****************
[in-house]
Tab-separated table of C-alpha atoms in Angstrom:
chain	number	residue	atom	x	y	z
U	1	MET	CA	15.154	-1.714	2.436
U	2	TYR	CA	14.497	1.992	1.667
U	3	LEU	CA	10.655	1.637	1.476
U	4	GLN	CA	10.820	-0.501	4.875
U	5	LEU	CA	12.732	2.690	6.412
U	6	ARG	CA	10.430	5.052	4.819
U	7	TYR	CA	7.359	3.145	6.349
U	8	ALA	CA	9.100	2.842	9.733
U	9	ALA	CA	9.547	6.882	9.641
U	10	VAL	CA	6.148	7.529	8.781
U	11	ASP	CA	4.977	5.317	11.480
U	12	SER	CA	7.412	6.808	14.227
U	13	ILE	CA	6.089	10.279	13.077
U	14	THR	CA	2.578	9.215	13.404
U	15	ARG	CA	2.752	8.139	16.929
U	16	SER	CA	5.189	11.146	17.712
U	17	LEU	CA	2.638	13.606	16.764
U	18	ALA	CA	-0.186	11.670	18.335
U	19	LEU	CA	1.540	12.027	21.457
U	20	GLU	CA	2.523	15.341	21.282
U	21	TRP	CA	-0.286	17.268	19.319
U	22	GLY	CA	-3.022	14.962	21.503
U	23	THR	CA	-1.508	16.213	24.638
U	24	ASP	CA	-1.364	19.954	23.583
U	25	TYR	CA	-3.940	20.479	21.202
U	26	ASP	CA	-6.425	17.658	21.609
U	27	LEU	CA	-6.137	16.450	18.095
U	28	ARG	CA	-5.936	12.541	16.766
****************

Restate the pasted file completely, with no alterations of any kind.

[in-house]
Tab-separated table of C-alpha atoms in Angstrom:
chain	number	residue	atom	x	y	z
U	1	MET	CA	15.154	-1.714	2.436
U	2	TYR	CA	14.497	1.992	1.667
U	3	LEU	CA	10.655	1.637	1.476
U	4	GLN	CA	10.820	-0.501	4.875
U	5	LEU	CA	12.732	2.690	6.412
U	6	ARG	CA	10.430	5.052	4.819
U	7	TYR	CA	7.359	3.145	6.349
U	8	ALA	CA	9.100	2.842	9.733
U	9	ALA	CA	9.547	6.882	9.641
U	10	VAL	CA	6.148	7.529	8.781
U	11	ASP	CA	4.977	5.317	11.480
U	12	SER	CA	7.412	6.808	14.227
U	13	ILE	CA	6.089	10.279	13.077
U	14	THR	CA	2.578	9.215	13.404
U	15	ARG	CA	2.752	8.139	16.929
U	16	SER	CA	5.189	11.146	17.712
U	17	LEU	CA	2.638	13.606	16.764
U	18	ALA	CA	-0.186	11.670	18.335
U	19	LEU	CA	1.540	12.027	21.457
U	20	GLU	CA	2.523	15.341	21.282
U	21	TRP	CA	-0.286	17.268	19.319
U	22	GLY	CA	-3.022	14.962	21.503
U	23	THR	CA	-1.508	16.213	24.638
U	24	ASP	CA	-1.364	19.954	23.583
U	25	TYR	CA	-3.940	20.479	21.202
U	26	ASP	CA	-6.425	17.658	21.609
U	27	LEU	CA	-6.137	16.450	18.095
U	28	ARG	CA	-5.936	12.541	16.766